System.out.println("(" + combo + ")") ;
		}
	}

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Author Comment

by:koppcha
ID: 40616252
Hi Dpearson,
  I tried your program with different inputs and it works as expected. I am still trying to understand. will get back to you. Thanks for your help.

Hi Ozo,
  Yes I think it's fair assumption.
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LVL 84

Assisted Solution

by:ozo
ozo earned 100 total points
ID: 40616327
if pow(sides,dices) fits in an int, another method might be
static void getHistogram(int dices, int sides) {
        for( int i=(int)Math.pow(sides,dices);--i>=0;){
          System.out.print("(");
          int n=i;
          for( int d=0;d<dices;++d ){
            if( d>0 ){ System.out.print(","); }
            System.out.print(sides-(n%sides));
            n/=sides;
          }
          System.out.println(")");
       }      
}
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Assisted Solution

by:rrz
rrz earned 100 total points
ID: 40617107
I think what your asking for here is permutations.  Look at  
http://www.mathsisfun.com/combinatorics/combinations-permutations.html     
Here is my version.  What you call a side, I call a face.
import java.util.*;
 public class Dice{
   public static void main(String[] args) {
     int numberOfDice = 3; 
	 int numberOfFaces = 3;
     int numberOfOutcomes = (int)Math.pow(numberOfFaces,numberOfDice);   
     int[] roll = new int[numberOfOutcomes]; //all initially 0 (roll to the next face)
     StringBuilder[] outcomes = new StringBuilder[numberOfOutcomes];
     for(int j=0; j<numberOfOutcomes; j++){
                                  outcomes[j] = new StringBuilder("(");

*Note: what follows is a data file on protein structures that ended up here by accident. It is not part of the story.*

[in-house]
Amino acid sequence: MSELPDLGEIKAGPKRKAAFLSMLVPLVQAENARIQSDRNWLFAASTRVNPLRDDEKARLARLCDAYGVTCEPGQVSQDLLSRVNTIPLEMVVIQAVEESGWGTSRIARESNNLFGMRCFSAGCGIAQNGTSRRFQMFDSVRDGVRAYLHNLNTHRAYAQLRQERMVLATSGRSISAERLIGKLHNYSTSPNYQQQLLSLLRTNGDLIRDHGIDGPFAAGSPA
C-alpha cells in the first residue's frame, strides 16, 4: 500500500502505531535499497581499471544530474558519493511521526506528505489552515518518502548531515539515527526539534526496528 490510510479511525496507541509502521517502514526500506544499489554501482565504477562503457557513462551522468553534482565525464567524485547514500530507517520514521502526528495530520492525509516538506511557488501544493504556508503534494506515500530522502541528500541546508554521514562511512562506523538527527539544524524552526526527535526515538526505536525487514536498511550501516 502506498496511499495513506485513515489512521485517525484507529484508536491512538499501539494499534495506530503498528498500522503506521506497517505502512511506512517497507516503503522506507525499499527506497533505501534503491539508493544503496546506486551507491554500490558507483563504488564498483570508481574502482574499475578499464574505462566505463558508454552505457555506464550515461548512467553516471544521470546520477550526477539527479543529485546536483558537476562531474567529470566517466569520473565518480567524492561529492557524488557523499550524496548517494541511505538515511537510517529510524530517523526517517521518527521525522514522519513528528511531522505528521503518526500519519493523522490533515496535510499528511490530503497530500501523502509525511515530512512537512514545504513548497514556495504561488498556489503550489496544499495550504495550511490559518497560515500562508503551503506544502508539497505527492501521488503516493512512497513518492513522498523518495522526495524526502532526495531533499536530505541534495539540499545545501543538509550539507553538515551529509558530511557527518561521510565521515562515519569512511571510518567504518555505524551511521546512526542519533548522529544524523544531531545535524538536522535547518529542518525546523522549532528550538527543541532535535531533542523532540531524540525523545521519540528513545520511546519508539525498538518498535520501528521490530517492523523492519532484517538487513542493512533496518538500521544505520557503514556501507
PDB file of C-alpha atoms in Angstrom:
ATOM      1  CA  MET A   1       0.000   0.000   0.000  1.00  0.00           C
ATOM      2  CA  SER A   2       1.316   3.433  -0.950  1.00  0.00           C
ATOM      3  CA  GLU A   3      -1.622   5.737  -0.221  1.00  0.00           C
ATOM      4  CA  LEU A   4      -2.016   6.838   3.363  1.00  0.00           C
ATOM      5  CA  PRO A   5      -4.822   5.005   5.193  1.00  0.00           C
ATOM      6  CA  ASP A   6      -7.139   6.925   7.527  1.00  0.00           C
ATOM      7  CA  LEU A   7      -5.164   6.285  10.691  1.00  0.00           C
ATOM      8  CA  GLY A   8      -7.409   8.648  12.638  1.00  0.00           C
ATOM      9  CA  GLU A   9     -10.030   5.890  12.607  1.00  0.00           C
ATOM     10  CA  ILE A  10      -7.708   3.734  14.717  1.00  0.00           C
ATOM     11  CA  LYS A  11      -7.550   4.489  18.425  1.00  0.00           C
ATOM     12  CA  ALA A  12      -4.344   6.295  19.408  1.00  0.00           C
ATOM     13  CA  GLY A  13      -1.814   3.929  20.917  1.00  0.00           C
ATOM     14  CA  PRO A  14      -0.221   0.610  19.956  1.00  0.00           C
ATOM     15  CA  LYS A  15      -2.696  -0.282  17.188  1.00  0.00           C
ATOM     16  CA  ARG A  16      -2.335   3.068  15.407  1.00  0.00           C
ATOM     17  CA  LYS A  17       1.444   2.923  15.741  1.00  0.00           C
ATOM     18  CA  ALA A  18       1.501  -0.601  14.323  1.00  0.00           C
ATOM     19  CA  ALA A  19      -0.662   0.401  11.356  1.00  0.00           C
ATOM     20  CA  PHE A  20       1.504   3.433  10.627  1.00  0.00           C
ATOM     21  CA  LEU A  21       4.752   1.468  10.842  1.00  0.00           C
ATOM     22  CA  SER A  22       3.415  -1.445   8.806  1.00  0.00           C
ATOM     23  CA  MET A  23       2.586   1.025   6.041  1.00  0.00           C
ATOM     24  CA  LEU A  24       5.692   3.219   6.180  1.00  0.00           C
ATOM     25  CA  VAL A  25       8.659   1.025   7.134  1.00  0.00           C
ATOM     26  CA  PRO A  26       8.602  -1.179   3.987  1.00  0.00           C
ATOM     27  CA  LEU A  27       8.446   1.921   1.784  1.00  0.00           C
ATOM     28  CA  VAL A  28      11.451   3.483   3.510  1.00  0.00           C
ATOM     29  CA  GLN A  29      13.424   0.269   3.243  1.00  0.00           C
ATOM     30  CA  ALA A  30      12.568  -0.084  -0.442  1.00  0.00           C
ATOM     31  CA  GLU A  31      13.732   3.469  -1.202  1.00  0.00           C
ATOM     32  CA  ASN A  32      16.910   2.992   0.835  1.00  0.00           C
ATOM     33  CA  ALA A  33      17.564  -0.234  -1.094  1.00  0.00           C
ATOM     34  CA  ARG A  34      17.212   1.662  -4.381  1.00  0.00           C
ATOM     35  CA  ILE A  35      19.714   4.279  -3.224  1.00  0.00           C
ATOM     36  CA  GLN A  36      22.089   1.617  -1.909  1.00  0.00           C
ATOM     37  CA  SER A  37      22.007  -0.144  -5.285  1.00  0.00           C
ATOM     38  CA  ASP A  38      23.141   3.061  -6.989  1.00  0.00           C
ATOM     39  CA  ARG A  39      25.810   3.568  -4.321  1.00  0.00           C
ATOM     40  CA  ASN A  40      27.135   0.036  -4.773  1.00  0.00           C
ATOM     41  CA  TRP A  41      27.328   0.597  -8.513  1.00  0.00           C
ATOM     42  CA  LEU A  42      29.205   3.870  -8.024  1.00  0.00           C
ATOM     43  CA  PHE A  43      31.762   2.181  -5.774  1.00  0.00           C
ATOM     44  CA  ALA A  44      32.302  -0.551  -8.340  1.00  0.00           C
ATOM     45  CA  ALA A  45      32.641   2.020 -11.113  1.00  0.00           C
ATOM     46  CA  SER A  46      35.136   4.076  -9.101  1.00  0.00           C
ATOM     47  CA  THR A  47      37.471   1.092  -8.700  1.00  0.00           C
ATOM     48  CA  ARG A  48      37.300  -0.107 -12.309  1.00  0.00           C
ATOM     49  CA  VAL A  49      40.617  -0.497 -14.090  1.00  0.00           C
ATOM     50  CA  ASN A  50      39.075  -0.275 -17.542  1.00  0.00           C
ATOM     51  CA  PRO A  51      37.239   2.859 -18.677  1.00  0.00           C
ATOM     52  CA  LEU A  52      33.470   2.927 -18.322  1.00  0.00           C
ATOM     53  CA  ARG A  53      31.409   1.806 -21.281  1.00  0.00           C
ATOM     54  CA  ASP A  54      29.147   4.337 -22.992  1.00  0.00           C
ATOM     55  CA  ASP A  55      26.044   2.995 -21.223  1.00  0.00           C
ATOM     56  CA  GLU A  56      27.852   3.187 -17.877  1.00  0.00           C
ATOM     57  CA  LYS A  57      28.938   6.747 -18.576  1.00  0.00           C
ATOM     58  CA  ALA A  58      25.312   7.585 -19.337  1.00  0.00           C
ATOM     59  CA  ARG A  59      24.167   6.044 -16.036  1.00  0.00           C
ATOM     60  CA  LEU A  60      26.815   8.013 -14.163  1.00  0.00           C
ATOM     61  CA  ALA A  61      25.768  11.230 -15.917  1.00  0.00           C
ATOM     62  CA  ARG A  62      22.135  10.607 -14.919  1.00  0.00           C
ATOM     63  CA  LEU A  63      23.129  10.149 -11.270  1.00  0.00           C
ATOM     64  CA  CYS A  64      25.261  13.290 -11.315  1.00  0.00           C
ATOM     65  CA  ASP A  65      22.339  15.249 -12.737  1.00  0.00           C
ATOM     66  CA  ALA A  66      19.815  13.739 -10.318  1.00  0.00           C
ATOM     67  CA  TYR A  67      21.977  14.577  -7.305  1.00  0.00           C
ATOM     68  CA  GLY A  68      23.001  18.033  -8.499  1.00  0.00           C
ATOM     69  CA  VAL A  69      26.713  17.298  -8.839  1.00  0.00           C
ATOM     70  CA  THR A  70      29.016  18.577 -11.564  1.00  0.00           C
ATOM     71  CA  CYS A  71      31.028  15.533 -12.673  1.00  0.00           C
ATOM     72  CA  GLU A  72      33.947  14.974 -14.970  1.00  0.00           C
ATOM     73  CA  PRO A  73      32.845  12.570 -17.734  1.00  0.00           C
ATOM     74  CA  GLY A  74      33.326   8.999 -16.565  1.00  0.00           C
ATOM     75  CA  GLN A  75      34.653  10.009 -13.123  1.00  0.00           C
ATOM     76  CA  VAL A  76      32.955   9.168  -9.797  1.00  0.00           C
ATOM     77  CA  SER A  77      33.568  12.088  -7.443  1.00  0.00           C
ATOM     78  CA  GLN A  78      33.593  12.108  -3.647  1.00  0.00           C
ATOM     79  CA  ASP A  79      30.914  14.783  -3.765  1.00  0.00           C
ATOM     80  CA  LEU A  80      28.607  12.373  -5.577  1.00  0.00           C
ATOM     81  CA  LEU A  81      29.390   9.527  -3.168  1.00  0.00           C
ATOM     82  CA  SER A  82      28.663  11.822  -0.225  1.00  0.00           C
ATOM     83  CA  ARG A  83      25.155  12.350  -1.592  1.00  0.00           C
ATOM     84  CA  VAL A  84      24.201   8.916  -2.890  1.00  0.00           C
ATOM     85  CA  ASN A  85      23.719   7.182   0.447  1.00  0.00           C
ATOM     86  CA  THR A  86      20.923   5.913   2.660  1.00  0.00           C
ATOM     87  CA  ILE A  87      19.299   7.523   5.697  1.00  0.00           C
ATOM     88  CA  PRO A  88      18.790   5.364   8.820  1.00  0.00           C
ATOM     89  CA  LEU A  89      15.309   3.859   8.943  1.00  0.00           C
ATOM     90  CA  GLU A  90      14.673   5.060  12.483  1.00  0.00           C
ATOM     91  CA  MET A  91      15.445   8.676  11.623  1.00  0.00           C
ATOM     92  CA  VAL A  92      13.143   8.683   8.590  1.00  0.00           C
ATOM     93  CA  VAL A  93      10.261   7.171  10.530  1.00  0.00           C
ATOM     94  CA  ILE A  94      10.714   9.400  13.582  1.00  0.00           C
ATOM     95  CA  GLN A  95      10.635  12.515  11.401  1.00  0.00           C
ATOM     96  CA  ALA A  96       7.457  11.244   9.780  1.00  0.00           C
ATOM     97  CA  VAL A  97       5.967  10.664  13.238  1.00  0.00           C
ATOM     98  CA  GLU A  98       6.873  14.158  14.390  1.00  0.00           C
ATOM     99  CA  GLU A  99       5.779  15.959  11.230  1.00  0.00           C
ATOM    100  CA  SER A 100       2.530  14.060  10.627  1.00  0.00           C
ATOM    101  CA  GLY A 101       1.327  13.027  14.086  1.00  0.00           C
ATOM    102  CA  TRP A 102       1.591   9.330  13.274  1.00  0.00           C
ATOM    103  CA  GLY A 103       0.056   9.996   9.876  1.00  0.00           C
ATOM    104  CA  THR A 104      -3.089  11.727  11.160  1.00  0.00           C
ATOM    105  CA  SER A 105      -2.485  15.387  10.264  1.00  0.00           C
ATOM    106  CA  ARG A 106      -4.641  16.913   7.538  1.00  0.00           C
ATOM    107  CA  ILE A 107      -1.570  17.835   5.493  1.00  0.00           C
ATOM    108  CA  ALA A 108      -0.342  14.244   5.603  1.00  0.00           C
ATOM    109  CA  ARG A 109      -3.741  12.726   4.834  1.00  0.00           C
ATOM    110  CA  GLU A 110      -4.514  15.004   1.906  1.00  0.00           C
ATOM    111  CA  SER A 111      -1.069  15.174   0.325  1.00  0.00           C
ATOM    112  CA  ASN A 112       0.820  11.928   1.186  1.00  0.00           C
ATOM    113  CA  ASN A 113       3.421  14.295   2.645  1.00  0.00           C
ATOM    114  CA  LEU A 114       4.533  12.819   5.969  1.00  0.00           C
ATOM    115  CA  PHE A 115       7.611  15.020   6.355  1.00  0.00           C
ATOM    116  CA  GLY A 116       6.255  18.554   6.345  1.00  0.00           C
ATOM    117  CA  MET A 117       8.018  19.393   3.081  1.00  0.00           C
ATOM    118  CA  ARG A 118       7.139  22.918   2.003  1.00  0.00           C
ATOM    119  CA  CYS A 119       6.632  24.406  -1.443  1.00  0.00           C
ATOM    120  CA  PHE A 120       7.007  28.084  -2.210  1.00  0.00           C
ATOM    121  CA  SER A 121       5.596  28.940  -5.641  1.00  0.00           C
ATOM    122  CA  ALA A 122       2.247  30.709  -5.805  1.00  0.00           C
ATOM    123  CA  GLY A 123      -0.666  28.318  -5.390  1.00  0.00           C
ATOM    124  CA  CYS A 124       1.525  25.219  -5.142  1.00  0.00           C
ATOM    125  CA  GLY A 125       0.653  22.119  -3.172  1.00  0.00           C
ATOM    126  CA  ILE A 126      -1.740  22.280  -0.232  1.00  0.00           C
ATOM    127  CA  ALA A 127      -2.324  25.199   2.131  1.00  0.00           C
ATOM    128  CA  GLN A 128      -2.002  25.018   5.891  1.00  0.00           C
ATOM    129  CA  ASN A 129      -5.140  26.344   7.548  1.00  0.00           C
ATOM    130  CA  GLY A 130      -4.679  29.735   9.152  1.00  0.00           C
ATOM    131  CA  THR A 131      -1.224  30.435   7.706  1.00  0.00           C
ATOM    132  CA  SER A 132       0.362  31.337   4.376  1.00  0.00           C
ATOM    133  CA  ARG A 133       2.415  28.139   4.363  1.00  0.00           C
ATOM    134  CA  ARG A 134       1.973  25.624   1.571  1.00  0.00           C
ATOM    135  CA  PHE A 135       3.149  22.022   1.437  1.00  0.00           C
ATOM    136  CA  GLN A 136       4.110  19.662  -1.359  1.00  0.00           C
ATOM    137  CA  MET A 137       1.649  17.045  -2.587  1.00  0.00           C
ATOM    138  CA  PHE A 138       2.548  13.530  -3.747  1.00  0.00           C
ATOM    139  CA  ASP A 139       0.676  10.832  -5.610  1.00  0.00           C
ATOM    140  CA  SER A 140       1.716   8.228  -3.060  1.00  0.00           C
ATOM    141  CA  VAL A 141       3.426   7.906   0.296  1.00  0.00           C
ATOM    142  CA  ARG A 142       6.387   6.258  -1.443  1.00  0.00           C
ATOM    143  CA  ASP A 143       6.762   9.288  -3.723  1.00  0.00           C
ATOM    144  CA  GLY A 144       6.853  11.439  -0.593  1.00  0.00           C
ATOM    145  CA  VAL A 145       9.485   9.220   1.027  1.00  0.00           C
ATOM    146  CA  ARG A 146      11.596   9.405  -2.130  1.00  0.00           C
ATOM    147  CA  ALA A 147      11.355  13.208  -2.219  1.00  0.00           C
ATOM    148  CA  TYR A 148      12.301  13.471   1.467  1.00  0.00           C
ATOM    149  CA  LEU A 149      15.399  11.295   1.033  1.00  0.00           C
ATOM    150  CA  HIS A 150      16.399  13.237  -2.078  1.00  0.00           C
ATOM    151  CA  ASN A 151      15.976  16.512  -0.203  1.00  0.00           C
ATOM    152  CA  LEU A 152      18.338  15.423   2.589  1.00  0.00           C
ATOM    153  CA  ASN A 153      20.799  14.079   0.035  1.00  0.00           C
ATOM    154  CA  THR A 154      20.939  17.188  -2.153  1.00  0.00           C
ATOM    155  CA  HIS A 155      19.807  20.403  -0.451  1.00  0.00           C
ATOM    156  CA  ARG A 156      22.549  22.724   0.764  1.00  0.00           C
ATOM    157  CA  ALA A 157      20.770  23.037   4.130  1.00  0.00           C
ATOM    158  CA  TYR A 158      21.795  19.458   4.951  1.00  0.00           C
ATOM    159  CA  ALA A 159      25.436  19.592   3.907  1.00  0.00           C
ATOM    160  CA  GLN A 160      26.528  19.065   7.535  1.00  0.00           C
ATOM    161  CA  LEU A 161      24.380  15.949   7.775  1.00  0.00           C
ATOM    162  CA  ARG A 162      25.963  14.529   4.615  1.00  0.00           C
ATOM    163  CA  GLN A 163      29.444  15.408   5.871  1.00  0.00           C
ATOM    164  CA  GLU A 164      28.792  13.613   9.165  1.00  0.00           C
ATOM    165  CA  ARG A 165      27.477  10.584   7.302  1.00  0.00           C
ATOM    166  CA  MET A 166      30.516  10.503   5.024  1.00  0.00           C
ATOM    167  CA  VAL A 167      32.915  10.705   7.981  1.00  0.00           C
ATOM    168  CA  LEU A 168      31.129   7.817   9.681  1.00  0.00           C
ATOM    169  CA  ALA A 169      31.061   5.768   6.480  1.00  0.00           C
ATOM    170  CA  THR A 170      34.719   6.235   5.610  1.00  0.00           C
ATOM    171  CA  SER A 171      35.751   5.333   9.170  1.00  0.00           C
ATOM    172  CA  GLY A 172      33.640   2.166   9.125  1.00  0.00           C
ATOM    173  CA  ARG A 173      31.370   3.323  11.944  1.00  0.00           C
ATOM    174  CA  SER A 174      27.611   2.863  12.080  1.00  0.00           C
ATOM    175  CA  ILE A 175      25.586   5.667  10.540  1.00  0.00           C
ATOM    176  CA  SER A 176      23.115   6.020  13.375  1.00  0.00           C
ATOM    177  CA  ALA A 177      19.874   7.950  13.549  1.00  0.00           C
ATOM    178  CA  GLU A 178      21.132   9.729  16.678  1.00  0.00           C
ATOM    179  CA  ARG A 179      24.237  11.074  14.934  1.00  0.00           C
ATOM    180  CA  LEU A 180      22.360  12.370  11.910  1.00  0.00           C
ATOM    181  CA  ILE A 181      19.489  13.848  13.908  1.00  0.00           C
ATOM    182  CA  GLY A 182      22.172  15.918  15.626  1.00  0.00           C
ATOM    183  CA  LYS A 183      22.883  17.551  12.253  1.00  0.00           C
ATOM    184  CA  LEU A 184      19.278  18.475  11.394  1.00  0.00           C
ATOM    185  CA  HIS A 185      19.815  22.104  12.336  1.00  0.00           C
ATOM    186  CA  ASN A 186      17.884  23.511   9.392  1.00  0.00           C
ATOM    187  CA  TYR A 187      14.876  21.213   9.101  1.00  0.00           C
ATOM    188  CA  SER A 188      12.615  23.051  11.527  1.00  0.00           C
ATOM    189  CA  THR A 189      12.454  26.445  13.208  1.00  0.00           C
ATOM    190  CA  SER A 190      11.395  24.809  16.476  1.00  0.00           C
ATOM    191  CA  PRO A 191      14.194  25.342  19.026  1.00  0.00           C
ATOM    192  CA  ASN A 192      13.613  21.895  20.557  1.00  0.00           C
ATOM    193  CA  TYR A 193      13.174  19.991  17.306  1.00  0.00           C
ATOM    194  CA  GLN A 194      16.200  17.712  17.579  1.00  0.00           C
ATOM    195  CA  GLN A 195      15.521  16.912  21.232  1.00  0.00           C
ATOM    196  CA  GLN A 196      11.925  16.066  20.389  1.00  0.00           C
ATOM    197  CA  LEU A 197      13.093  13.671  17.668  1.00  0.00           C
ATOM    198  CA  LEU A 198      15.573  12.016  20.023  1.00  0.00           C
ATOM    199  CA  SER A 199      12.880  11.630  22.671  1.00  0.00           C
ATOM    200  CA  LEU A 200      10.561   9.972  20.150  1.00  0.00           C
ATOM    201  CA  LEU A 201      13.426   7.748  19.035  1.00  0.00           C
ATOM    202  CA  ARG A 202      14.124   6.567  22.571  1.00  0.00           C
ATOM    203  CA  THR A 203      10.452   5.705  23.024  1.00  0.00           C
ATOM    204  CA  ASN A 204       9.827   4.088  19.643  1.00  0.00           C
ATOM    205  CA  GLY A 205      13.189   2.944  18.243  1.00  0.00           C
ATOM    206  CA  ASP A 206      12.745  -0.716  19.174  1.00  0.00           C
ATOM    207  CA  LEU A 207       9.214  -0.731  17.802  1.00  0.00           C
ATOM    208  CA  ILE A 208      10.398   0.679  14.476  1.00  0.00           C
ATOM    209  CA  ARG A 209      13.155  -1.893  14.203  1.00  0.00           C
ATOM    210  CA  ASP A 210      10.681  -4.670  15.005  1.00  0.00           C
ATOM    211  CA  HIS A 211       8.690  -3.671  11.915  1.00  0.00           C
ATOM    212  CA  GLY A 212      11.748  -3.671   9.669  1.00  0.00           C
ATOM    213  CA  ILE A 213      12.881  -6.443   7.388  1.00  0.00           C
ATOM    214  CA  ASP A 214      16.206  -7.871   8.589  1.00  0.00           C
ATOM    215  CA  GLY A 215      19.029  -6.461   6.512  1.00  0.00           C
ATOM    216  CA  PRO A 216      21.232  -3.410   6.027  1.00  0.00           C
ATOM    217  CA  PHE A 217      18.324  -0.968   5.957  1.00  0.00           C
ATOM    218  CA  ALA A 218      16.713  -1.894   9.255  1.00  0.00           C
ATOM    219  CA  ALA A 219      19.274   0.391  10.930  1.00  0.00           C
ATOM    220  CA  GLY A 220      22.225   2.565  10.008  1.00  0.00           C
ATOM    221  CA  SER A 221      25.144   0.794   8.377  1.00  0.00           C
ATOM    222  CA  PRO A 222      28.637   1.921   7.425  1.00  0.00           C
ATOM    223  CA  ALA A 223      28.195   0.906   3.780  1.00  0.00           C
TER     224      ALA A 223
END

}
     for(int k = 1; k <= numberOfDice; k++){
                int numberOnFace = 1; 
                for(int y = 0; y < numberOfOutcomes; y++){
                                   if(roll[y] == 0){
                                            outcomes[y].append(numberOnFace);
					    if(k != numberOfDice)outcomes[y].append(",");
                                            numberOnFace++;
                                            roll[y] = 1; // don't roll, just stay on the same face
                                            if(numberOnFace == numberOfFaces + 1){
                                                              numberOnFace = 1;
                                                              roll[y] = 0; // roll to the next face
                                            }
                                   }else{
                                         outcomes[y].append(numberOnFace);
					 if(k != numberOfDice)outcomes[y].append(",");
                                        }
                }            
     }
     for(int z = 0; z < numberOfOutcomes; z++){
                                           System.out.println(outcomes[z].toString() + ")");
    }
   }
}

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Expert Comment

by:dpearson
ID: 40617119
I am still trying to understand. will get back to you. Thanks for your help.

The key for a recursive solution is to understand that the larger problem can be seen as a repetition of a smaller problem.

E.g. If I gave you a list of all combinations of 2 dice with 3 sides:

 (1,1)
 (1,2)
 (1,3)
(2,1)
(2,2)
(2,3)
(3,1)
(3,2)
(3,3)

then you can use this list to create the list of all combinations of 3 dice by adding "1, ...", "2, ..." and "3, ..." to the front of each of the earlier combinations:

1 +  (1,1) => (1,1,1)
1+  (1,2) => (1,1,2)
1 + (1,3) => (1,1,3)
1 + (2,1) => (1,2,1)
...
3 + (1,1) => (3,1,1)
3 + (1,2) => (3,1,2)
...
etc..

Once you recognize the problem has that property, then you can write a function that calls to itself to get it to compute this.

Anyway - hope you can figure it out :)

Doug
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LVL 8

Author Comment

by:koppcha
ID: 40617404
Hi Doug,
  I got it now. Thanks for the help.

Ozo/rrz,
  Thanks guys. Your code works too.

Doug's solution is easier for me to understand.
I am going to close this question now.